# Q : 18    If  $p$ is the length of perpendicular from the origin to the line whose intercepts on                the axes are $a$ and $b$,  then show that  $\frac{1}{p^2}=\frac{1}{a^2}+\frac{1}{b^2}$.

G Gautam harsolia

we know that intercept form of line is
$\frac{x}{a}+\frac{y}{b} = 1$
we know that
$d = \left | \frac{Ax_1+bx_2+C}{\sqrt{A^2+B^2}} \right |$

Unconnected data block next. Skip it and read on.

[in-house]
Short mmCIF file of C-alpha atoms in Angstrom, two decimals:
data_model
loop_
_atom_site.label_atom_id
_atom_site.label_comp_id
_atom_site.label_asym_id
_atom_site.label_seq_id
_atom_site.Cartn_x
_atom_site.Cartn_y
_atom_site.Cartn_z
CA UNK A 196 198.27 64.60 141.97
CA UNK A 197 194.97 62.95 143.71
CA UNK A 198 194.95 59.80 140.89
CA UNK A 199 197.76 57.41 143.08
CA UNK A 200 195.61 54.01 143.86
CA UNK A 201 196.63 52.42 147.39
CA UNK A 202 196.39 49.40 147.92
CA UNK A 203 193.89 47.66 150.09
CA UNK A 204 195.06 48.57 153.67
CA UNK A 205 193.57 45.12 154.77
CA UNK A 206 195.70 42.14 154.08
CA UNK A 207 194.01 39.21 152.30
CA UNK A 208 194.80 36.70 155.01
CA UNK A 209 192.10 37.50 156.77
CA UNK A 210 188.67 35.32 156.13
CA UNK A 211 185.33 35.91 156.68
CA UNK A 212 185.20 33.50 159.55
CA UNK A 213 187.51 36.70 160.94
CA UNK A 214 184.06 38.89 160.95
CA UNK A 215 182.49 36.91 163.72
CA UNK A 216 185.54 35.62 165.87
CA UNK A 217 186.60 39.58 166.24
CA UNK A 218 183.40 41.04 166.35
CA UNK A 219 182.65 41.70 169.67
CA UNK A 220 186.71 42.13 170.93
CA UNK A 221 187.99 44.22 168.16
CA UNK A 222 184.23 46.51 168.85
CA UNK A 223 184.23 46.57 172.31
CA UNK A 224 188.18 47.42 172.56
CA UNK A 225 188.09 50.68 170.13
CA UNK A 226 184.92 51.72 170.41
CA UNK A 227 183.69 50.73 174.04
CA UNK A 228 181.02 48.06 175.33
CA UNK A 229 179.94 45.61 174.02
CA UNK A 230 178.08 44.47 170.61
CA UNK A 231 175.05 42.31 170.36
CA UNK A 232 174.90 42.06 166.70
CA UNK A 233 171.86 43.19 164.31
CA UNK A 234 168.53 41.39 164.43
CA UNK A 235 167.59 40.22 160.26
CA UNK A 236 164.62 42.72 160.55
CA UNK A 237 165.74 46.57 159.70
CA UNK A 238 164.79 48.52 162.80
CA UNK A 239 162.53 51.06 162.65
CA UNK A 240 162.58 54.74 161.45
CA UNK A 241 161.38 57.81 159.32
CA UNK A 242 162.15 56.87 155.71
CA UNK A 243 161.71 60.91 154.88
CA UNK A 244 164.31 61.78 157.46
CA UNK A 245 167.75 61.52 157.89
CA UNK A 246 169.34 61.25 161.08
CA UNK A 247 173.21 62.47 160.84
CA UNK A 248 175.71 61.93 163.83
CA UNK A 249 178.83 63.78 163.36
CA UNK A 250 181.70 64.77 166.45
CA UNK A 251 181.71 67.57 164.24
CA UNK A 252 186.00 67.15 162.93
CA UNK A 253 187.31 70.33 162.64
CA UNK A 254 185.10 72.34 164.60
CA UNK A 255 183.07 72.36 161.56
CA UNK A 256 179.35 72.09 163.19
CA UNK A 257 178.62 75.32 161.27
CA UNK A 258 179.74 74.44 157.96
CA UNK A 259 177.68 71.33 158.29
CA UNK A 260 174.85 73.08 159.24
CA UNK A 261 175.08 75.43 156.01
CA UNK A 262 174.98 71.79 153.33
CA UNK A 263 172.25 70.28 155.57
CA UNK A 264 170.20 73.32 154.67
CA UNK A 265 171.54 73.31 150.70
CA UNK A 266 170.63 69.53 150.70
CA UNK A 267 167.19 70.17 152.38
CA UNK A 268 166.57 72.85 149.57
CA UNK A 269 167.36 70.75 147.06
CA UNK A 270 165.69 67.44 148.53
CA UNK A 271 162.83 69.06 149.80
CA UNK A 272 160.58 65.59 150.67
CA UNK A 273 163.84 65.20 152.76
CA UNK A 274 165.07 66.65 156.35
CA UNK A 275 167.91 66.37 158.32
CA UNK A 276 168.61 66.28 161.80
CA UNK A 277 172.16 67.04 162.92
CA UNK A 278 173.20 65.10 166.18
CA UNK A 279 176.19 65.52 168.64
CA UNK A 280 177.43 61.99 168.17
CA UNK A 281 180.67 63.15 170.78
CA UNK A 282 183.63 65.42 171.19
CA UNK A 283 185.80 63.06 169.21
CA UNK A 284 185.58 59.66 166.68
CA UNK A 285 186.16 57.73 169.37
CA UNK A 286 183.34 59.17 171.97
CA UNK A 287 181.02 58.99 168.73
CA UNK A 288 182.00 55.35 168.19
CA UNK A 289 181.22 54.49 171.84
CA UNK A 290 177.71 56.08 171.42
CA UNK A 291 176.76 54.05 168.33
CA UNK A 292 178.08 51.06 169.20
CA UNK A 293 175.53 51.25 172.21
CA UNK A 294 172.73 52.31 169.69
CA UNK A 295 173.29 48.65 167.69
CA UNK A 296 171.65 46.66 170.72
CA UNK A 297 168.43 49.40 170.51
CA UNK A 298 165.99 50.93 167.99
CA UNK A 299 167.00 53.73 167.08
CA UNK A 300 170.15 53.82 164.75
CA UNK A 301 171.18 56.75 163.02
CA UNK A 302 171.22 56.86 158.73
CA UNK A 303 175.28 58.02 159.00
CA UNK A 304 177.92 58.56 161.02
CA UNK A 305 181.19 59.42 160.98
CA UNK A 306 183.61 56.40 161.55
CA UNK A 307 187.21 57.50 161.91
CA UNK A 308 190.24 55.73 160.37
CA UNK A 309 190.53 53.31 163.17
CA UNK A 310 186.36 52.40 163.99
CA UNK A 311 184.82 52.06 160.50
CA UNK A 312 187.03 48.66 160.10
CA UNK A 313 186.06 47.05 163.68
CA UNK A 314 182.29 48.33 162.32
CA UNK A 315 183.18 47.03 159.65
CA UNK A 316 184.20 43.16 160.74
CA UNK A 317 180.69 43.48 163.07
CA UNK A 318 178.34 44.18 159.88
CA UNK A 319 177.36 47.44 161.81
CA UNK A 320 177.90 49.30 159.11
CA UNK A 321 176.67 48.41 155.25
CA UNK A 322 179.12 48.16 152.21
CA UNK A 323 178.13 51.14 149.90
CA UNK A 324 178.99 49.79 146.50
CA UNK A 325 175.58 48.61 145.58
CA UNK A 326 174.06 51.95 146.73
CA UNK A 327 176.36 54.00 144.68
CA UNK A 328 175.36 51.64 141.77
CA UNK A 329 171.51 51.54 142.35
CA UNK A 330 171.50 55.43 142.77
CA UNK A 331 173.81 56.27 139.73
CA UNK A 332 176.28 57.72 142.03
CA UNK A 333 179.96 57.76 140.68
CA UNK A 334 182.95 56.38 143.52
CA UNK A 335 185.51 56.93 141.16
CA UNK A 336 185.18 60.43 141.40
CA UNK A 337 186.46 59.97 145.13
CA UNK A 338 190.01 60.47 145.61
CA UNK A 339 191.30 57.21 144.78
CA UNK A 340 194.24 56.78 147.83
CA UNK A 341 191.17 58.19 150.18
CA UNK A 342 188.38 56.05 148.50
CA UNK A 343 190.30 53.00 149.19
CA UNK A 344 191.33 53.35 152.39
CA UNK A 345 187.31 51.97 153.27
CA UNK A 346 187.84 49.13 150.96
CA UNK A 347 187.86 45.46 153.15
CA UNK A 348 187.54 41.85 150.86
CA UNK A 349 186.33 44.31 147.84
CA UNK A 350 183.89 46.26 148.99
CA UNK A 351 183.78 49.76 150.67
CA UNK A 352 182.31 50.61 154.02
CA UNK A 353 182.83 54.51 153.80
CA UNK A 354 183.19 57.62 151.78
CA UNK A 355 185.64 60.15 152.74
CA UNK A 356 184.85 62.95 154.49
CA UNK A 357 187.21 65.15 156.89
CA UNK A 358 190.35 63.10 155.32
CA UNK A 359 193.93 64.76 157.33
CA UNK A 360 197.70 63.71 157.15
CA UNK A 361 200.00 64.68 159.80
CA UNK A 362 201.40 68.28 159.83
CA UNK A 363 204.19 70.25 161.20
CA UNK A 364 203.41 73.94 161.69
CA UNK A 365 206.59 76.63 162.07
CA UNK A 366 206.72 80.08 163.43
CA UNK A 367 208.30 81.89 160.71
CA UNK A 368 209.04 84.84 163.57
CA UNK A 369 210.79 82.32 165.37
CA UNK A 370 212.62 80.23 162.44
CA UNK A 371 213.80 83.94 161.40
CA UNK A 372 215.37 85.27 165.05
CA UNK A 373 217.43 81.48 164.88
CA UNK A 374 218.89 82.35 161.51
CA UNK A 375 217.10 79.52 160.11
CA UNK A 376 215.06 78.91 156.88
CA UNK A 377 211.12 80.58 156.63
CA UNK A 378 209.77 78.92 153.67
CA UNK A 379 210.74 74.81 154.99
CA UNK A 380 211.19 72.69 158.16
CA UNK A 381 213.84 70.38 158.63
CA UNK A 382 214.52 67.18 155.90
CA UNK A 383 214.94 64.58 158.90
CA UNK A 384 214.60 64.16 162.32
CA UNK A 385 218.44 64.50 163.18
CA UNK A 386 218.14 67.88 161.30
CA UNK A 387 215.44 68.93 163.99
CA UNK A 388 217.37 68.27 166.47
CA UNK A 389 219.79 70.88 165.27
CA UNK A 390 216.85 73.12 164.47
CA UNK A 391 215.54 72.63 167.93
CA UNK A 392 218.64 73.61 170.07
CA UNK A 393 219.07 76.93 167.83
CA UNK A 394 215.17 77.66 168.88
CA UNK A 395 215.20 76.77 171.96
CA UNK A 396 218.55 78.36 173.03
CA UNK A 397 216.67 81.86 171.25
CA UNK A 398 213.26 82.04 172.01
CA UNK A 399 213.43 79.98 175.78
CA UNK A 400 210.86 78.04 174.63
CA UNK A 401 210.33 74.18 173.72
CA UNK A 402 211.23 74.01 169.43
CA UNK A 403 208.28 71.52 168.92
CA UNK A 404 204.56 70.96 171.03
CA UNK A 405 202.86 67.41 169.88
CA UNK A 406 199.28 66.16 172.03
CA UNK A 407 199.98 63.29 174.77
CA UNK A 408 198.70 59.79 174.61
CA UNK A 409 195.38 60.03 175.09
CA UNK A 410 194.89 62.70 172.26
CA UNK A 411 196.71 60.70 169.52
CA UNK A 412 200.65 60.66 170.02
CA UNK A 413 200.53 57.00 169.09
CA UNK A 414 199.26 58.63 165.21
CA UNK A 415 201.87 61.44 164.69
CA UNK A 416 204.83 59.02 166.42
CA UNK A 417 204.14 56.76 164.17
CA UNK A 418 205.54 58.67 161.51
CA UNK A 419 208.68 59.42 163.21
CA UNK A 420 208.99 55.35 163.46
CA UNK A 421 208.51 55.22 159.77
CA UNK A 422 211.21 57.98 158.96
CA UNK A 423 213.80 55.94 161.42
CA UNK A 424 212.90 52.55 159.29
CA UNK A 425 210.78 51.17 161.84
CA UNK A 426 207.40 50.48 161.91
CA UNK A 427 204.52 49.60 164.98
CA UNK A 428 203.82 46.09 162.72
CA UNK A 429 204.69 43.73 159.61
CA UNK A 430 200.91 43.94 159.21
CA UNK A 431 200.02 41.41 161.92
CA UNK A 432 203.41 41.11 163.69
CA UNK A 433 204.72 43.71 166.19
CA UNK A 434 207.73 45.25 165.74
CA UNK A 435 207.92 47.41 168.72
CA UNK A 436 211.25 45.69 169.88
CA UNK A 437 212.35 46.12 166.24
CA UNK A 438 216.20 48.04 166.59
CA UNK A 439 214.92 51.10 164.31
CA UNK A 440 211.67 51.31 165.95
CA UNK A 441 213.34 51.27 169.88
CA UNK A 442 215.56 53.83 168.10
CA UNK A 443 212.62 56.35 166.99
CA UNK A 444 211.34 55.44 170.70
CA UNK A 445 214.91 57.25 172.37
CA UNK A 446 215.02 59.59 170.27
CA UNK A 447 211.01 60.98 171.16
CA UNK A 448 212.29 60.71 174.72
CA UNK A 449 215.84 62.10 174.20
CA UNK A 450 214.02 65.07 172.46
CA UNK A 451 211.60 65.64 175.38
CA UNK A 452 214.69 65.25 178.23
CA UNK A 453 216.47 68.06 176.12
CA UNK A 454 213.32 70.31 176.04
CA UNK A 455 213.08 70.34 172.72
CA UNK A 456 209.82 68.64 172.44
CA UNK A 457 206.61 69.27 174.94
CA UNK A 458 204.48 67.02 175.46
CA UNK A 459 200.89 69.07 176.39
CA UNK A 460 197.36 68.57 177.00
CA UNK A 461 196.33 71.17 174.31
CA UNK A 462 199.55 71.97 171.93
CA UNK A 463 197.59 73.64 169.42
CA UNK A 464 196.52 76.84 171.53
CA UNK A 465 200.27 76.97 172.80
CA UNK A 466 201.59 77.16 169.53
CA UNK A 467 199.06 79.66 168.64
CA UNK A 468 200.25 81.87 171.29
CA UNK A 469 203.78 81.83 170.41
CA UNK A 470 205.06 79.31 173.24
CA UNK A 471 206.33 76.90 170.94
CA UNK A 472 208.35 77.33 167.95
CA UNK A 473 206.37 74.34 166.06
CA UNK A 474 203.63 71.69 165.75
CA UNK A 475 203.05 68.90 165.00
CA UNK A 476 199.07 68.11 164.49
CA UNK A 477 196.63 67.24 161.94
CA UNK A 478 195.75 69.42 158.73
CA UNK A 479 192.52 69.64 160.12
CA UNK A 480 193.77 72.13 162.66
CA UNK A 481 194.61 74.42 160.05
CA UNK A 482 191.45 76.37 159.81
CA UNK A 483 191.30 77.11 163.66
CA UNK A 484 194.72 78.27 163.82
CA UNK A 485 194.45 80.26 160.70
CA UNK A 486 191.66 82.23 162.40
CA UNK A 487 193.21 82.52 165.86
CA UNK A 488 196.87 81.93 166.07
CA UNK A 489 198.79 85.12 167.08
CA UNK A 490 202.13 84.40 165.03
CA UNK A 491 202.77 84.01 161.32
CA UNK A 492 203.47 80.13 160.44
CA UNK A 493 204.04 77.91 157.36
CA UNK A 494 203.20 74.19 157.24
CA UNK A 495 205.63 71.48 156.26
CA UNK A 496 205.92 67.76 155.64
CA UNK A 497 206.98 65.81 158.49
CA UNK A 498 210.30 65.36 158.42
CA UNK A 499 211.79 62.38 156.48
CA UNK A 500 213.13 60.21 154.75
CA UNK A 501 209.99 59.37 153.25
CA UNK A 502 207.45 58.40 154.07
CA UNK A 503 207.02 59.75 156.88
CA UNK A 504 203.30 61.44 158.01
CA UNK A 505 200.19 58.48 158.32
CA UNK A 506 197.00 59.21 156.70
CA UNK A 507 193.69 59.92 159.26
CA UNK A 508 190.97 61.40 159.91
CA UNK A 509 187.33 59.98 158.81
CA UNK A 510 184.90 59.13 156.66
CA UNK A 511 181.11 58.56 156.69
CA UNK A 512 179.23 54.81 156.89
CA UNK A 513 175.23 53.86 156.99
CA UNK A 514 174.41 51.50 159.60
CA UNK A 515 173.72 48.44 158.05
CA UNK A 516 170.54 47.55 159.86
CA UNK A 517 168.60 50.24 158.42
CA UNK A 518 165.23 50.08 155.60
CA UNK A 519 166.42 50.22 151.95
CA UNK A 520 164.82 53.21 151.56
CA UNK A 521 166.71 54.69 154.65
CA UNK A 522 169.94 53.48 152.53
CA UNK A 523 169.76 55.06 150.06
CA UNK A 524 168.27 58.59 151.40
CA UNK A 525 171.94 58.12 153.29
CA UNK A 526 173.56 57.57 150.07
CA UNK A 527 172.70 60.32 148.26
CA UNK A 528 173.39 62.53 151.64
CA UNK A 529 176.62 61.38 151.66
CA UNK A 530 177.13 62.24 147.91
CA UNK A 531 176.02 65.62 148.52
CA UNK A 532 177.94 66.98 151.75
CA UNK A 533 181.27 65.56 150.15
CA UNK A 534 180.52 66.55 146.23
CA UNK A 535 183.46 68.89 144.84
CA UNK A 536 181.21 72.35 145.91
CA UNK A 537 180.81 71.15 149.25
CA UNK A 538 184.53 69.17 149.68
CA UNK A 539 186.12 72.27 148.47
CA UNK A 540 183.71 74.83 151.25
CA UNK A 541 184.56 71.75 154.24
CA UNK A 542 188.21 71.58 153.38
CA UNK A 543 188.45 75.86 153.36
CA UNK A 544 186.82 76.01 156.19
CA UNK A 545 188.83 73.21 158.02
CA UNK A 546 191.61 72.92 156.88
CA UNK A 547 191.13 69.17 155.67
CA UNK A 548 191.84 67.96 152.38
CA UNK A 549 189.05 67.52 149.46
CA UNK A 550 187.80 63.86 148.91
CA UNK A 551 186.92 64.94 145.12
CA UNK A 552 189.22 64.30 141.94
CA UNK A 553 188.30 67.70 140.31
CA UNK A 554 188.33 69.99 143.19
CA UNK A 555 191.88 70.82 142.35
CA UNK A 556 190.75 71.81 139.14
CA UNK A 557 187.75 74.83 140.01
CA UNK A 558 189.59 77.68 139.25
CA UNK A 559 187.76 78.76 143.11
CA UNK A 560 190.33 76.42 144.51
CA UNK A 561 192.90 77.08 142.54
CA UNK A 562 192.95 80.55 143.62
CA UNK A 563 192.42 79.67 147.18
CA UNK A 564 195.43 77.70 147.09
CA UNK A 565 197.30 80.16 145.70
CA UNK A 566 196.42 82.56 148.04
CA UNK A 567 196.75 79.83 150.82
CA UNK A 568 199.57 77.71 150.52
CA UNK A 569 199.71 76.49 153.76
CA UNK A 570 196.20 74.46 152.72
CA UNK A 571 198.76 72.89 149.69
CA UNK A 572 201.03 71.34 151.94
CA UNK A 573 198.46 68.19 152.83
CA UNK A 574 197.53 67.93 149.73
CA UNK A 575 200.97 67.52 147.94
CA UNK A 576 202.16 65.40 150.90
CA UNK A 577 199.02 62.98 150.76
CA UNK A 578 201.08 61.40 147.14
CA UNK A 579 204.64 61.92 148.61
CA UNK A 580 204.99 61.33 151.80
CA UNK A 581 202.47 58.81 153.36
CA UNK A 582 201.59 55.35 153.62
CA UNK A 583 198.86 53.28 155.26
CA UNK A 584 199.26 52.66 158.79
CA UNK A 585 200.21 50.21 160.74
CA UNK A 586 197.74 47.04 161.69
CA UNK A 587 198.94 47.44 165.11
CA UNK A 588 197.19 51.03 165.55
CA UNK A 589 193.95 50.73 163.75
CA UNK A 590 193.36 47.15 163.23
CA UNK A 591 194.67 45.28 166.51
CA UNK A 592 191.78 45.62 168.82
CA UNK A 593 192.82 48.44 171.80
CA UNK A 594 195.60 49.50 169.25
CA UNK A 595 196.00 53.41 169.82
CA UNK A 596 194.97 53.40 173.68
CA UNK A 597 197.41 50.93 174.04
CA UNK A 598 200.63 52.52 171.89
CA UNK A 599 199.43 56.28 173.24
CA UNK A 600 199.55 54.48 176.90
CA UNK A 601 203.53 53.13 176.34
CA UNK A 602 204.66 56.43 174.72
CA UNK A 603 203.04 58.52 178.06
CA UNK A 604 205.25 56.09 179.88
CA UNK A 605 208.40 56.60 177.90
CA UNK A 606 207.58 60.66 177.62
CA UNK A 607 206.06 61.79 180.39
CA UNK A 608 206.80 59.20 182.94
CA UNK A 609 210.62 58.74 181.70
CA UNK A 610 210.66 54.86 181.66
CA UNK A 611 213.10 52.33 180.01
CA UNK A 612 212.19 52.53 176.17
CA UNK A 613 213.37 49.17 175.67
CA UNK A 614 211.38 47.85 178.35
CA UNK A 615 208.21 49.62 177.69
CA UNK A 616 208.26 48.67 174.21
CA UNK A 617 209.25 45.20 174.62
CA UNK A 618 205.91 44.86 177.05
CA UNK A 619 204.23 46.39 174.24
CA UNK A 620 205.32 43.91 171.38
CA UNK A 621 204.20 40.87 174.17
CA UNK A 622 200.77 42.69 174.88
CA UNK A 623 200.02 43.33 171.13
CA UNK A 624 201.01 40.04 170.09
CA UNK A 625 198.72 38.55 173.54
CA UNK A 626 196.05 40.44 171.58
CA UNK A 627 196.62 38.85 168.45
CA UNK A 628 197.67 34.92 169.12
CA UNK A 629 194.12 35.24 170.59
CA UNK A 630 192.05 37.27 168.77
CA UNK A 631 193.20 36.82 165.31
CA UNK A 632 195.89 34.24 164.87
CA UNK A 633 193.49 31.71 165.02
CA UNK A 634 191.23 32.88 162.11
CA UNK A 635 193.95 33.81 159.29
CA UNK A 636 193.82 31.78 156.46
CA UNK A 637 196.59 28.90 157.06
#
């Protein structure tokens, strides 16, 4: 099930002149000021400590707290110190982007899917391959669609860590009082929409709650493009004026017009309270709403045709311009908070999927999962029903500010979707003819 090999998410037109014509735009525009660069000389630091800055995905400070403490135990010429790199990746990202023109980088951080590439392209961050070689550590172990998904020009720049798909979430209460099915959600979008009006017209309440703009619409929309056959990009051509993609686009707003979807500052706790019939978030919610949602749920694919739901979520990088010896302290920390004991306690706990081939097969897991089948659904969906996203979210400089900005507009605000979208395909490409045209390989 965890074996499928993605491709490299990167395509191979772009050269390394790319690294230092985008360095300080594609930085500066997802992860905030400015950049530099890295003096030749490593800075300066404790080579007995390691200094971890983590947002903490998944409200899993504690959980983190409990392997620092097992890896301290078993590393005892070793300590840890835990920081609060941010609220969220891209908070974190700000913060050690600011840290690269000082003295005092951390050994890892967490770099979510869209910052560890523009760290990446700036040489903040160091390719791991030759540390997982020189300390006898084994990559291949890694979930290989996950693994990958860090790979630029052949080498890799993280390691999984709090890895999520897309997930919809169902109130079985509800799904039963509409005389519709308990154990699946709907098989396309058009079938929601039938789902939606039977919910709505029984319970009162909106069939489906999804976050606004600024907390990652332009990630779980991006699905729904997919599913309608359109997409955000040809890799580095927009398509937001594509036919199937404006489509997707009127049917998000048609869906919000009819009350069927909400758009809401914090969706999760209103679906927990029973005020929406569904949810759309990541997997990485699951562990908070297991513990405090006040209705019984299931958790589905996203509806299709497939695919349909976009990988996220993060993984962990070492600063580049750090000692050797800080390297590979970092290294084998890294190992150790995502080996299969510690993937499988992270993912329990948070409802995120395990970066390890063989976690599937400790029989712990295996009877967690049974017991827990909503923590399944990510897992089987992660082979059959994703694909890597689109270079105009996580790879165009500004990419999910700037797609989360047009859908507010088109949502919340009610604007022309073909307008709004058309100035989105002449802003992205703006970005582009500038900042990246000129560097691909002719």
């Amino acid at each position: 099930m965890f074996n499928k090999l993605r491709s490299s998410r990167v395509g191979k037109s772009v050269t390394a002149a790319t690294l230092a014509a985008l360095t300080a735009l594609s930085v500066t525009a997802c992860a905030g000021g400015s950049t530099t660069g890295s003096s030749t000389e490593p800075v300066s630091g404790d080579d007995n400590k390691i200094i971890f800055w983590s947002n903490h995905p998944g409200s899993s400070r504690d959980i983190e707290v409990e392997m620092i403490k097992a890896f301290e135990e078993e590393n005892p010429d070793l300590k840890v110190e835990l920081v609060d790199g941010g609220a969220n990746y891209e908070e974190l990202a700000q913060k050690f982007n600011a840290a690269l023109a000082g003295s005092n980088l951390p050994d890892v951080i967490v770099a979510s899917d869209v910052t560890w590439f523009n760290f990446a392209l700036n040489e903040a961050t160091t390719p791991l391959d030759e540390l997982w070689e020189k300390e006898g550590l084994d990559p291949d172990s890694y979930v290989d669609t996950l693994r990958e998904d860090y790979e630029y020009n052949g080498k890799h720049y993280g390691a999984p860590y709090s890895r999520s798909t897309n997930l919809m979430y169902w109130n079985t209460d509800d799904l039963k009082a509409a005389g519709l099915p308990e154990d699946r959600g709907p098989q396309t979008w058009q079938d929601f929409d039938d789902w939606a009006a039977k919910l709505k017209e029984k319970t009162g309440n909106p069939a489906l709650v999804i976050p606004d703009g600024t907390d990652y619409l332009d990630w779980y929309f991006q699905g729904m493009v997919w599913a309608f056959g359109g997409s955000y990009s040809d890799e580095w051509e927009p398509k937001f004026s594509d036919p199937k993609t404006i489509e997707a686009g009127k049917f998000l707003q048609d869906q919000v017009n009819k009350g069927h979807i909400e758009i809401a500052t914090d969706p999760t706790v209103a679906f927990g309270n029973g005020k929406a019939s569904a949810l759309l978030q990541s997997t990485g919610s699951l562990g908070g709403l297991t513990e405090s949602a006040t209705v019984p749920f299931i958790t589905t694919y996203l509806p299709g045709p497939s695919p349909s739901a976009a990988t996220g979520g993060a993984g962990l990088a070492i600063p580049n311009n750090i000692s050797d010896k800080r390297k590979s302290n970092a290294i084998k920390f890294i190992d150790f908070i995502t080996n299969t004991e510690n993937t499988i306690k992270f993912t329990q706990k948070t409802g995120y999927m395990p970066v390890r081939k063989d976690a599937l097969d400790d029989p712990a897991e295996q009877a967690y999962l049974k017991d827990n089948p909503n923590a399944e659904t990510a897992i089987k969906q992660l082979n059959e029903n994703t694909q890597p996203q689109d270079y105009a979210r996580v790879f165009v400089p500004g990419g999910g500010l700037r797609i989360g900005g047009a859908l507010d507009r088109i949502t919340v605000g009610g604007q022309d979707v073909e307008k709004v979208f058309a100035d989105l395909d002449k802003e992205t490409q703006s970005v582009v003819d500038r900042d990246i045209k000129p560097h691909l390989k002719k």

In this problem
$A = \frac{1}{a},B = \frac{1}{b}, C =-1 \ and \ (x_1,y_1)= (0,0)$
$p= \left | \frac{\frac{1}{a}\times 0+\frac{1}{b}\times 0-1}{\sqrt{\frac{1}{a^2}+\frac{1}{b^2}}} \right | = \left | \frac{-1}{\sqrt{\frac{1}{a^2}+\frac{1}{b^2}}} \right |$
On squaring both the sides
we will get
$\frac{1}{p^2}= \frac{1}{a^2}+\frac{1}{b^2}$
Hence proved

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